Intel & Radeon DRM Drivers Get Last Minute 3.15 Fixes
Written by Michael Larabel in Linux Kernel on 30 May 2014 at 08:59 PM EDT. Add A Comment
Fallout from the many changes introduced early on in the Linux 3.15 kernel cycle are almost all addressed and this next kernel release should happen in the very near future. As some last minute work are some notable fixes for the Intel and Radeon DRM graphics drivers.

Among the changes in the latest DRM stable pull are:

- The i915 driver preventing negative relocation deltas from wrapping. "This is pure evil. Userspace, I'm looking at you SNA, repacks batch buffers on the fly after generation as they are being passed to the kernel for execution. These batches also contain self-referenced relocations as a single buffer encompasses the state commands, kernels, vertices and sampler. During generation the buffers are placed at known offsets within the full batch, and then the relocation deltas (as passed to the kernel) are tweaked as the batch is repacked into a smaller buffer. This means that userspace is passing negative relocations deltas, which subsequently wrap to large values if the batch is at a low address. The GPU hangs when it then tries to use the large value as a base for its address offsets, rather than wrapping back to the real value (as one would hope). As the GPU uses positive offsets from the base, we can treat the relocation address as the minimum address read by the GPU. For the upper bound, we trust that userspace will not read beyond the end of the buffer." This fix should take care of the buggy Iris Pro Graphics I've been experiencing.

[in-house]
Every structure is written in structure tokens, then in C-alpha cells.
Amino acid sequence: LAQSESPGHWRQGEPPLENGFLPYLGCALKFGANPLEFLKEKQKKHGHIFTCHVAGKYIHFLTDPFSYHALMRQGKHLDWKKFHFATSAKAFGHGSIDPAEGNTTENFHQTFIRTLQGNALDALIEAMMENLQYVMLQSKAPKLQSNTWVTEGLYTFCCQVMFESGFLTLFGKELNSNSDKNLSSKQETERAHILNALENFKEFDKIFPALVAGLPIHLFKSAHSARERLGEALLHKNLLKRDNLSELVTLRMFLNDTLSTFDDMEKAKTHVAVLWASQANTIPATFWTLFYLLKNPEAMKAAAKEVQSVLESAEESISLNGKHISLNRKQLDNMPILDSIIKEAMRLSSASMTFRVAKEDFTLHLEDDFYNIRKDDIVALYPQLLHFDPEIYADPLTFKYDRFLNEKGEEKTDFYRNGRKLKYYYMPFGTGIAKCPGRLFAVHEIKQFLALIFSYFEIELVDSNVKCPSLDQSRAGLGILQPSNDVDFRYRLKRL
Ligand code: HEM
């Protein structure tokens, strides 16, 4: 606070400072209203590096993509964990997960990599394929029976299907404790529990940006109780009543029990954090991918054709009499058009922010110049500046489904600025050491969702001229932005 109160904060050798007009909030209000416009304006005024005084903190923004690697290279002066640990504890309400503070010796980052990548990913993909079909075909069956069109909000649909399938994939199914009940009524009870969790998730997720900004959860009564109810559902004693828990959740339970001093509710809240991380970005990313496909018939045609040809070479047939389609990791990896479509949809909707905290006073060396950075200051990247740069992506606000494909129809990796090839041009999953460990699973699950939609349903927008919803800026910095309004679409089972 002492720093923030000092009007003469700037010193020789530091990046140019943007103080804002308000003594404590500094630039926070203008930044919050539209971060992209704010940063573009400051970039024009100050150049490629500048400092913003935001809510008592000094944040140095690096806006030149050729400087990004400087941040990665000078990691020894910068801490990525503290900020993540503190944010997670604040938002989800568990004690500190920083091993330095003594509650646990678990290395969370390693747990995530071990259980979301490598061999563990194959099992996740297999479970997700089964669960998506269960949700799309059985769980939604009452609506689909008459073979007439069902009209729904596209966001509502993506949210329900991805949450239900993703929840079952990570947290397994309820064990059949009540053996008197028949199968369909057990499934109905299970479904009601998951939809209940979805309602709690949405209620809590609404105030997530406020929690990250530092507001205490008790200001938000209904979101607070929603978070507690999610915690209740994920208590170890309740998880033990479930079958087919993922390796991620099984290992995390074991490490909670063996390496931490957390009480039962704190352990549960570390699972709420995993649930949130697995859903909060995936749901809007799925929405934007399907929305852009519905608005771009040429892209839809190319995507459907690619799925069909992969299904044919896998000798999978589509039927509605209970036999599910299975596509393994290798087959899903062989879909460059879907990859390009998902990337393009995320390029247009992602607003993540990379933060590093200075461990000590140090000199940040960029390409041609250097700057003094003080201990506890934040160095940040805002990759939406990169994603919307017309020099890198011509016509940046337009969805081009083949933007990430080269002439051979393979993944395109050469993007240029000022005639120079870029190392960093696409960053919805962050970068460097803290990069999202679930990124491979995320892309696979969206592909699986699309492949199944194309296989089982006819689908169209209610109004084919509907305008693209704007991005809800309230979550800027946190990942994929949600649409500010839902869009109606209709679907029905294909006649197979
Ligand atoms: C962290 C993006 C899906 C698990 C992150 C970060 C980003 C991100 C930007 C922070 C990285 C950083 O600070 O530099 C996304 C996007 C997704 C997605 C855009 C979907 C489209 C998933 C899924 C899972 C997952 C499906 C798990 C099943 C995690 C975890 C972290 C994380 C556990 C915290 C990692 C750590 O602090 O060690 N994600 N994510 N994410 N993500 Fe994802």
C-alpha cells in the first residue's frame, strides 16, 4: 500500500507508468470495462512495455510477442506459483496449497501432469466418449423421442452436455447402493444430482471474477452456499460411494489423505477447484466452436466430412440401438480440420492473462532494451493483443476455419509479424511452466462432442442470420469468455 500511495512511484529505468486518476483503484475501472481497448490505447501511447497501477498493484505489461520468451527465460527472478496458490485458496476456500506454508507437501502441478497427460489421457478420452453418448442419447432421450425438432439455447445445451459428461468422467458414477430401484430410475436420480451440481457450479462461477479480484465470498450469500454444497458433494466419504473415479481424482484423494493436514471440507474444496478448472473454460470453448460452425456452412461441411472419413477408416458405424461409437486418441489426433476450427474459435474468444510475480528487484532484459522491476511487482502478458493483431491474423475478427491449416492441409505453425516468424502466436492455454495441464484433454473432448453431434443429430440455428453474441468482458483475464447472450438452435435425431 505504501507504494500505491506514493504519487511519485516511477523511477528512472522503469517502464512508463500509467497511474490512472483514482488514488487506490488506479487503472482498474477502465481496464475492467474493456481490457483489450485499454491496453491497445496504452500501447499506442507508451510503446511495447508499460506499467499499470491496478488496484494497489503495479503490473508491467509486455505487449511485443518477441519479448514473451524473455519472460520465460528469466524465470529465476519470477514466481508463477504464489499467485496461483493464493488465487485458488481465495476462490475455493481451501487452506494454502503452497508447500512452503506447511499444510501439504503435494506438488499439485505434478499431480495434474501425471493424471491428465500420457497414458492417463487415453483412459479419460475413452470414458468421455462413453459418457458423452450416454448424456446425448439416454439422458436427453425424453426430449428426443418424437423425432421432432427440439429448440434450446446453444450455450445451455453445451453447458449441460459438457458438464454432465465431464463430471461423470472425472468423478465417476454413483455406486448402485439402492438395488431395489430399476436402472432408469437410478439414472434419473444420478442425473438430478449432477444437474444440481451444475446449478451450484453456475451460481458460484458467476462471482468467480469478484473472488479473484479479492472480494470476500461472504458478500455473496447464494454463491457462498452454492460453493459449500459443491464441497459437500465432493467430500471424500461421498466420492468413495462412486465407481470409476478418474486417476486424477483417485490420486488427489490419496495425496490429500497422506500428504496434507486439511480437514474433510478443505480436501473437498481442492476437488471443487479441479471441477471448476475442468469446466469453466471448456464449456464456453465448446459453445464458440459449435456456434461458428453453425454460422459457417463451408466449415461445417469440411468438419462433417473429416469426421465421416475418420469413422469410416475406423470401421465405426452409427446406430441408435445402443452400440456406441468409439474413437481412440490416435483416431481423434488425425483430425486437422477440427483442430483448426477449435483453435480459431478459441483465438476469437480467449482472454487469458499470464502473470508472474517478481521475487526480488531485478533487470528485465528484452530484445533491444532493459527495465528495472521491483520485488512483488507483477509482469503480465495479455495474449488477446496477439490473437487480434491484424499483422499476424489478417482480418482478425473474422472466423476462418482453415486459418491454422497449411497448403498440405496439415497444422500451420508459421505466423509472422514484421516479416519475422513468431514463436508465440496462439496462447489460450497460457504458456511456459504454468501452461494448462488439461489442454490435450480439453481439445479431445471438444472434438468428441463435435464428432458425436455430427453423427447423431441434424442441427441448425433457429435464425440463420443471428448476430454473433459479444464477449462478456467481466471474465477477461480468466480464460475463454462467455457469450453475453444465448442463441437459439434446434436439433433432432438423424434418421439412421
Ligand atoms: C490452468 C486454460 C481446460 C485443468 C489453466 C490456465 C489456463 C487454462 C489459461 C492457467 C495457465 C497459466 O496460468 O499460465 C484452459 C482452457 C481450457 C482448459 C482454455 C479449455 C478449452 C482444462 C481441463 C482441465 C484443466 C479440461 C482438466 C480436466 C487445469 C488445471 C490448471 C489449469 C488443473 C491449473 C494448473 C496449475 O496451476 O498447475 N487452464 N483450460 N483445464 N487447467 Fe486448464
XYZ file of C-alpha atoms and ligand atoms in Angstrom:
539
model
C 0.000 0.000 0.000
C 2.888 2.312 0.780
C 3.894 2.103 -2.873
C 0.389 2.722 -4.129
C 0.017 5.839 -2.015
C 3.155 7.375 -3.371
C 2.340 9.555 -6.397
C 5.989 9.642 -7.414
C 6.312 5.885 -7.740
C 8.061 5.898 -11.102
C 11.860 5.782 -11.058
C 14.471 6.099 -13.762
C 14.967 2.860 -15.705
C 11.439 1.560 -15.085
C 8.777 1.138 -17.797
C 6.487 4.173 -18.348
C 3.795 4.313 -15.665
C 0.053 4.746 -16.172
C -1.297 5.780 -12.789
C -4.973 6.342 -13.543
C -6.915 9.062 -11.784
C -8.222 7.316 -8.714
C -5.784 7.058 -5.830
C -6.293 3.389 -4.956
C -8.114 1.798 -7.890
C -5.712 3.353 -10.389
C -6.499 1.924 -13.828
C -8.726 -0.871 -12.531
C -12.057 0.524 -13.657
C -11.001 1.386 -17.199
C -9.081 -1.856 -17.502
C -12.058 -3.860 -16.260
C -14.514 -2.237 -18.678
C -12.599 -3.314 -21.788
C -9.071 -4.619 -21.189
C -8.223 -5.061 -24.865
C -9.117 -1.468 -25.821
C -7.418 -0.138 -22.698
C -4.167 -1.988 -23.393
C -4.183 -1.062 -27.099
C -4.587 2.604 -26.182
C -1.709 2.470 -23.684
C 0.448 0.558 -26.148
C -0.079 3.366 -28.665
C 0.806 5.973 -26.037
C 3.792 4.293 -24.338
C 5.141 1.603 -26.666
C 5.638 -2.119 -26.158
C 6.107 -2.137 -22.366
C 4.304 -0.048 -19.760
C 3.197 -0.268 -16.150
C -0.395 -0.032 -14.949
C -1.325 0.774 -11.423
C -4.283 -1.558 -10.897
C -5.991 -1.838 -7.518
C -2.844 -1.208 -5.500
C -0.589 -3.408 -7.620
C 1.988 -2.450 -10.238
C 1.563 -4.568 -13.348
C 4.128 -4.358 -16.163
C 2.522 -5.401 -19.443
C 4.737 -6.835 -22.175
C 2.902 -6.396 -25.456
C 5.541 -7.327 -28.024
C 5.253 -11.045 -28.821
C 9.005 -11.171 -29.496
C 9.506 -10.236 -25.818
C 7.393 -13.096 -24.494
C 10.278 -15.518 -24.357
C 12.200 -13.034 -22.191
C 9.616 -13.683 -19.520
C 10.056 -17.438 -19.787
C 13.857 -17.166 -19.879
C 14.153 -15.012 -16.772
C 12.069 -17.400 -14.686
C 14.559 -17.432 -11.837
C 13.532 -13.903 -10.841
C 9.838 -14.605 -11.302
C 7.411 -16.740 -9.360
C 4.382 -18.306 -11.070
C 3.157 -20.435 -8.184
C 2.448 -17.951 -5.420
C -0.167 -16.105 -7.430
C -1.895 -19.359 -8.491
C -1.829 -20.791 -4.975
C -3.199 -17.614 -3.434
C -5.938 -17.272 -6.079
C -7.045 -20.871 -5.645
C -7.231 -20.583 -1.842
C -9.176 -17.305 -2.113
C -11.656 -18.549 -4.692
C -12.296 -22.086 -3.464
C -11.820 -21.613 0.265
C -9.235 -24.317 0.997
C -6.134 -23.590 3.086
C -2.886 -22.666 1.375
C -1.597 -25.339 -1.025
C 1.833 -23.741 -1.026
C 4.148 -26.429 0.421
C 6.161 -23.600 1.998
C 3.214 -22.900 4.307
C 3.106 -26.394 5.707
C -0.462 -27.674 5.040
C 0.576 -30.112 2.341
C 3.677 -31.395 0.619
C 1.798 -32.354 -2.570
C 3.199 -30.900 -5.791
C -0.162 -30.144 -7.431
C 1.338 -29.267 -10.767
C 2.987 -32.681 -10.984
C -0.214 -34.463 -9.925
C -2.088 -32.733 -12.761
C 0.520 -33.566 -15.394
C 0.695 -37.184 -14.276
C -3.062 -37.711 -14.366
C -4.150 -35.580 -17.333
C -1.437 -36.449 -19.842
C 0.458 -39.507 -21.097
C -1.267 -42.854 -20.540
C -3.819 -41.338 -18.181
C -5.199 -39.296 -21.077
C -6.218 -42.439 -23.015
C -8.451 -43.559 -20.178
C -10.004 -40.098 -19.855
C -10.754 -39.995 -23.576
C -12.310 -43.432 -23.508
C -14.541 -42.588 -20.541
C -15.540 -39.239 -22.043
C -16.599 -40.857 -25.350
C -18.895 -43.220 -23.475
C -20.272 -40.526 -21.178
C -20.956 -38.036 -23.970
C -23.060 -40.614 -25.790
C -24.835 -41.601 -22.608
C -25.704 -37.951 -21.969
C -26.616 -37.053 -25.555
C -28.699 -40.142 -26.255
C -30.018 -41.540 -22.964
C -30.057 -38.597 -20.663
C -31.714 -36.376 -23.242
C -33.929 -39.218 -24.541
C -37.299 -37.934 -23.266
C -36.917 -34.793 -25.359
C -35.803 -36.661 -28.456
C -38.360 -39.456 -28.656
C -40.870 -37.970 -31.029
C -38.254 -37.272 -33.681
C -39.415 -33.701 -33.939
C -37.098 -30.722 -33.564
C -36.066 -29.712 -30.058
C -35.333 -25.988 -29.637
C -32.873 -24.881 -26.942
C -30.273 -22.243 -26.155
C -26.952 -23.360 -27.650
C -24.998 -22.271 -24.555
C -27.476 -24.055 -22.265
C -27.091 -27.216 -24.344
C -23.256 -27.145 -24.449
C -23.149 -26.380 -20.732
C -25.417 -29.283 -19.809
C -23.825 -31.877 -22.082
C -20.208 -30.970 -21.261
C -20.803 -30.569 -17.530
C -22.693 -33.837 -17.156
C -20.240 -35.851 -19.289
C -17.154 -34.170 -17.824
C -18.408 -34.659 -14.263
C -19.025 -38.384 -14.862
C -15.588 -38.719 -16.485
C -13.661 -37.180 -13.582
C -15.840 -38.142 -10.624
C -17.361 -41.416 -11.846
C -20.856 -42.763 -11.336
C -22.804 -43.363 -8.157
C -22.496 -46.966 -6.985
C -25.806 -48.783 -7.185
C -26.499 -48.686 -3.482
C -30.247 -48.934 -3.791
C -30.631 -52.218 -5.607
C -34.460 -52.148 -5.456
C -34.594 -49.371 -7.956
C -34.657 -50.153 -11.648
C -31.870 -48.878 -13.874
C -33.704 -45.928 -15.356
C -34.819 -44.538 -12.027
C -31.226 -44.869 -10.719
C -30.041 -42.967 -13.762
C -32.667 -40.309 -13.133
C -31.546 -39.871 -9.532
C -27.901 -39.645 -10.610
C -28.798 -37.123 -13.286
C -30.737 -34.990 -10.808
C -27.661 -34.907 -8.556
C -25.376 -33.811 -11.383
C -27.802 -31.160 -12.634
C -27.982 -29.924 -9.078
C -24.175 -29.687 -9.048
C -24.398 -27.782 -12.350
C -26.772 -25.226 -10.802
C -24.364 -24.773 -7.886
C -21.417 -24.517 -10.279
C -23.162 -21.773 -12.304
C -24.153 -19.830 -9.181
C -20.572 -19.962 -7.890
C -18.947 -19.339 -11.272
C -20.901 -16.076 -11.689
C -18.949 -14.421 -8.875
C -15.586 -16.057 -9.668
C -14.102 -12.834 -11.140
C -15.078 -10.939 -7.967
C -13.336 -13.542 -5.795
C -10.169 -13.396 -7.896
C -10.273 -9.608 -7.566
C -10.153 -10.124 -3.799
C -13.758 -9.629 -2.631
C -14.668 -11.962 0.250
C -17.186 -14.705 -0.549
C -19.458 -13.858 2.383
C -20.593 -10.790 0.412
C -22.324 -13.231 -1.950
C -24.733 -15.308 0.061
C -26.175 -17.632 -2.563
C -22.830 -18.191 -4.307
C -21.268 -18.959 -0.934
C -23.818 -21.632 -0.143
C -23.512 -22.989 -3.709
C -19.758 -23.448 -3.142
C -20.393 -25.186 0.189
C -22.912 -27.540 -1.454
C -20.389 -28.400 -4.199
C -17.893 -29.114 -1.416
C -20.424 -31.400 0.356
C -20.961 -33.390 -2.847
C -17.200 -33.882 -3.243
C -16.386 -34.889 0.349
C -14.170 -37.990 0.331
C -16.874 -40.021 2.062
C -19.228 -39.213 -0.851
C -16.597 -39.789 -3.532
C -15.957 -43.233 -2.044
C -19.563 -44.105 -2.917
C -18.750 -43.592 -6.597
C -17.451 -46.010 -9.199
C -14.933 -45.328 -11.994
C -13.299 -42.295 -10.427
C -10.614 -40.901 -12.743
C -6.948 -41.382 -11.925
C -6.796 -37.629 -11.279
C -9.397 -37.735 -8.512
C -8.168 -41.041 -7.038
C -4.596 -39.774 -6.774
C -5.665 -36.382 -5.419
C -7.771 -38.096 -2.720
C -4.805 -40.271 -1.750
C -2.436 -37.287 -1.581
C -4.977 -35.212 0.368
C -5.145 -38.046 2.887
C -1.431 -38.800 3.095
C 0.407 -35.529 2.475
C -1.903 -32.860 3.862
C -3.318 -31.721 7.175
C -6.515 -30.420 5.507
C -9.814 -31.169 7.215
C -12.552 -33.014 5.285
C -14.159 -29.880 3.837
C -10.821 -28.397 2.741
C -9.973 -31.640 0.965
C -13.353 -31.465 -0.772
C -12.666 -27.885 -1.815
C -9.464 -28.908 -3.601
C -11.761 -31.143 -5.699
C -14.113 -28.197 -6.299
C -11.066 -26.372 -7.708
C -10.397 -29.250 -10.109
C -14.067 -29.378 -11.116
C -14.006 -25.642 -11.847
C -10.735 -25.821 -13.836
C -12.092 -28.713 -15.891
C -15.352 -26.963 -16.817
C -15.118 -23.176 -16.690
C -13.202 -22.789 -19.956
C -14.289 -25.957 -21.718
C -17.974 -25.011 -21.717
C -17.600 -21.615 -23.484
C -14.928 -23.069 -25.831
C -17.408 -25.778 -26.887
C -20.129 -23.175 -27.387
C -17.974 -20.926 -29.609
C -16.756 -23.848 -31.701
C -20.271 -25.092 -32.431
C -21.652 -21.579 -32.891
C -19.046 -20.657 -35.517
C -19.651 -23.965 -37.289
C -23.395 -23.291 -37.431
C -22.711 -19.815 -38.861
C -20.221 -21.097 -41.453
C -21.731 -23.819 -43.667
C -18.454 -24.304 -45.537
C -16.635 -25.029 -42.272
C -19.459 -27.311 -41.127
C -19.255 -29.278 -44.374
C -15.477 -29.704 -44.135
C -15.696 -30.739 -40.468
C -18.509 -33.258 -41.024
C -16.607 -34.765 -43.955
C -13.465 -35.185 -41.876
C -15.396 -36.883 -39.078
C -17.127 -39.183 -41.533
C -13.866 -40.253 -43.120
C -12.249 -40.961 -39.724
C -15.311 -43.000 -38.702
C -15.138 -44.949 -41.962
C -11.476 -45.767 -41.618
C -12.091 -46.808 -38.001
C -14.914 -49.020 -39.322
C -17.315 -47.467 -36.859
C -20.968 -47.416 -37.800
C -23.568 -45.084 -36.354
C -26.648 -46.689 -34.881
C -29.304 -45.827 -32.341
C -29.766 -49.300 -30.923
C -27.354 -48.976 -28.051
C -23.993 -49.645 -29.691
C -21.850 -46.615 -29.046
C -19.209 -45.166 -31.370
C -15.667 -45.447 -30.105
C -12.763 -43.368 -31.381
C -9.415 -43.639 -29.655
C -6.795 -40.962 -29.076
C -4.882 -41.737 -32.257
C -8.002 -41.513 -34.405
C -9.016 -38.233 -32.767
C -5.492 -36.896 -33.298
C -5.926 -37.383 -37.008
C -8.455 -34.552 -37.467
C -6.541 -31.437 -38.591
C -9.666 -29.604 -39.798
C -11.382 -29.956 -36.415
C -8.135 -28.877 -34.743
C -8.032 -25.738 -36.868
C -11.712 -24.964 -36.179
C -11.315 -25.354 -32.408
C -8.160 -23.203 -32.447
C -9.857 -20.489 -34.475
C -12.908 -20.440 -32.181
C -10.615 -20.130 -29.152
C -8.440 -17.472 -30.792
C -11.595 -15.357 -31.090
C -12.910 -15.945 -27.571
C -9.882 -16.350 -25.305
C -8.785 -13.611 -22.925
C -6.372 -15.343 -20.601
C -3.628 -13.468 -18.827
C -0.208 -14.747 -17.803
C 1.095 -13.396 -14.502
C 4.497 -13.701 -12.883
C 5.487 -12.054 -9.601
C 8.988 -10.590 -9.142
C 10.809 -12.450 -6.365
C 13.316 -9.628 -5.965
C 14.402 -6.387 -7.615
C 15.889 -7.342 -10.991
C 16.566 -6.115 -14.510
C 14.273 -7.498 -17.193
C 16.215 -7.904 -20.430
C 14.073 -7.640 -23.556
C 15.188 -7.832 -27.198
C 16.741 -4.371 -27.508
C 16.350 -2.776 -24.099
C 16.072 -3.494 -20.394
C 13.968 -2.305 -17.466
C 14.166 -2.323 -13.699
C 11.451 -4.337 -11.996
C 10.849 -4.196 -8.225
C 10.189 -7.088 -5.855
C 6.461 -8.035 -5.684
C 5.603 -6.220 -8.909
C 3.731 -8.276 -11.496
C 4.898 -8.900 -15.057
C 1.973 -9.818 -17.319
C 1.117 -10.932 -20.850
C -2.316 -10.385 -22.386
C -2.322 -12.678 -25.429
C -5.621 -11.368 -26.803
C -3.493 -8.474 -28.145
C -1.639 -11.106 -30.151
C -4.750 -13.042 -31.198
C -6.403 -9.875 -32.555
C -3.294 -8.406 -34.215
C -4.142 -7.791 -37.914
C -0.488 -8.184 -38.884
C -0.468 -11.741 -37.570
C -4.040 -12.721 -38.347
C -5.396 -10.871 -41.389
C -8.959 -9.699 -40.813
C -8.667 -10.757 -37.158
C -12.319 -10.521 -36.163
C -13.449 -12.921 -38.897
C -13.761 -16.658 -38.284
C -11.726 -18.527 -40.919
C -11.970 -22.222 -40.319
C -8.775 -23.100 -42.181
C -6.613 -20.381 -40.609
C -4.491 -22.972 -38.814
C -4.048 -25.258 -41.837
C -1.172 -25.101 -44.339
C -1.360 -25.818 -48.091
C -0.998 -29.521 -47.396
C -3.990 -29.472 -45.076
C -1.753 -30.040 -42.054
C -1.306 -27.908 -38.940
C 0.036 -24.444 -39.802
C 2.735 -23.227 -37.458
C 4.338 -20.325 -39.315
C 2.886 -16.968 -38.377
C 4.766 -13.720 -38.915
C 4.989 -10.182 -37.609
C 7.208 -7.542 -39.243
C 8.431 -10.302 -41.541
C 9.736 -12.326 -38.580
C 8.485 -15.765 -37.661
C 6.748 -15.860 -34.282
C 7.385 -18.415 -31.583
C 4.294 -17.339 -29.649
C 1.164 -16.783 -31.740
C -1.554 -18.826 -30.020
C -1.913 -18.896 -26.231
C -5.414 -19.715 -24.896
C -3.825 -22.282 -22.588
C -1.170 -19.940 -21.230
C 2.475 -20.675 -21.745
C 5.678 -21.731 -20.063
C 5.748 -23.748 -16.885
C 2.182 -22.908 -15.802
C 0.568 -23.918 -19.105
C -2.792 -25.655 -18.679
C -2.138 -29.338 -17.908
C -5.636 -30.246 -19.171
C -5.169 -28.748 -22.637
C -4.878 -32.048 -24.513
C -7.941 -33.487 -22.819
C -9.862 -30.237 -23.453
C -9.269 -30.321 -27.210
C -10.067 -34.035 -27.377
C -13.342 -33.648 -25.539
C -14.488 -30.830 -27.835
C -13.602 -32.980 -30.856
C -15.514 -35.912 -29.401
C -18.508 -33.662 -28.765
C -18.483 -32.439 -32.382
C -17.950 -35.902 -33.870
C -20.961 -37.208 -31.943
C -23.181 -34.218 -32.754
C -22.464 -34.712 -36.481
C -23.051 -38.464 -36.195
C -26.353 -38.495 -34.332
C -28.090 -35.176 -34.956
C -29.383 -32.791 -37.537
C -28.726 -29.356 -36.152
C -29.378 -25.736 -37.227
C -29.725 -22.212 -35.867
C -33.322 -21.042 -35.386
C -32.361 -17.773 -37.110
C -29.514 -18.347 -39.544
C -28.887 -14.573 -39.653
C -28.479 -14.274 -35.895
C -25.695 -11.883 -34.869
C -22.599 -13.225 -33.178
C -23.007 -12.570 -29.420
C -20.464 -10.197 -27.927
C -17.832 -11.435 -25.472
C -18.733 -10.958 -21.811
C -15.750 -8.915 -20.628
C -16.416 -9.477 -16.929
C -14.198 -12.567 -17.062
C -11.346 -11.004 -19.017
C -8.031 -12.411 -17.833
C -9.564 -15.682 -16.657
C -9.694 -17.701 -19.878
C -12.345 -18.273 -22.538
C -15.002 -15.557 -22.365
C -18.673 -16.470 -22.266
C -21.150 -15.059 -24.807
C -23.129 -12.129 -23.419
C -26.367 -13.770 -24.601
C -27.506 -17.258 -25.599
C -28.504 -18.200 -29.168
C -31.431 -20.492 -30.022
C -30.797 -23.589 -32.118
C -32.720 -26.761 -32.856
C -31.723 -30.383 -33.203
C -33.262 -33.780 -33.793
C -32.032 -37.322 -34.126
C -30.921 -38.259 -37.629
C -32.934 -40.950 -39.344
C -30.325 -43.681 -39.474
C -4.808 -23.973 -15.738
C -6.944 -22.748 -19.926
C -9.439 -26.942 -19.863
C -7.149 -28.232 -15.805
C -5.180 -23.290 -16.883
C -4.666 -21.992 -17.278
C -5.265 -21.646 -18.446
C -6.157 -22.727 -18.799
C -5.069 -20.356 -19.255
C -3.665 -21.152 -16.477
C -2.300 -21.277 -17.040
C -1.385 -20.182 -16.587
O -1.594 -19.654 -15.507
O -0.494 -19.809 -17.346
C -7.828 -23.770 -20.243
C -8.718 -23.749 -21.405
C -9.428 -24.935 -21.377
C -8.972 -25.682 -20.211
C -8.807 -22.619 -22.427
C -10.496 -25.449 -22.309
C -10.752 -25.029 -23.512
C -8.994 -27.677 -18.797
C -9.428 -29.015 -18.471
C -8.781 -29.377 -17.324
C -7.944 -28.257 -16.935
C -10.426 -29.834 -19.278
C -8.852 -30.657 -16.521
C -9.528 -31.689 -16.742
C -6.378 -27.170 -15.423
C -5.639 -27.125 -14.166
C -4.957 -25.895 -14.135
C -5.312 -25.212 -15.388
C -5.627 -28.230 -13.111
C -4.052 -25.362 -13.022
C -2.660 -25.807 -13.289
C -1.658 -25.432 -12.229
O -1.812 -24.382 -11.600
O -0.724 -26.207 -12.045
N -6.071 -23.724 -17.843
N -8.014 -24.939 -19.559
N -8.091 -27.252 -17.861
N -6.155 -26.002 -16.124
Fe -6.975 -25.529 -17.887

- A Radeon DRM driver hang fix regarding RADEON_GEM_DOMAIN_CPU for command submission.

- A Radeon PLL workaround.

- A fix for the Radeon DRM driver breaking suspend-and-resume with the new kernel.

More details on the other bug fixes for Linux 3.15-rc8 can be found via the DRM-stable pull request.

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Michael Larabel is the principal author of and founded the site in 2004 with a focus on enriching the Linux hardware experience. Michael has written more than 10,000 articles covering the state of Linux hardware support, Linux performance, graphics drivers, and other topics. Michael is also the lead developer of the Phoronix Test Suite, Phoromatic, and automated benchmarking software. He can be followed via Twitter or contacted via

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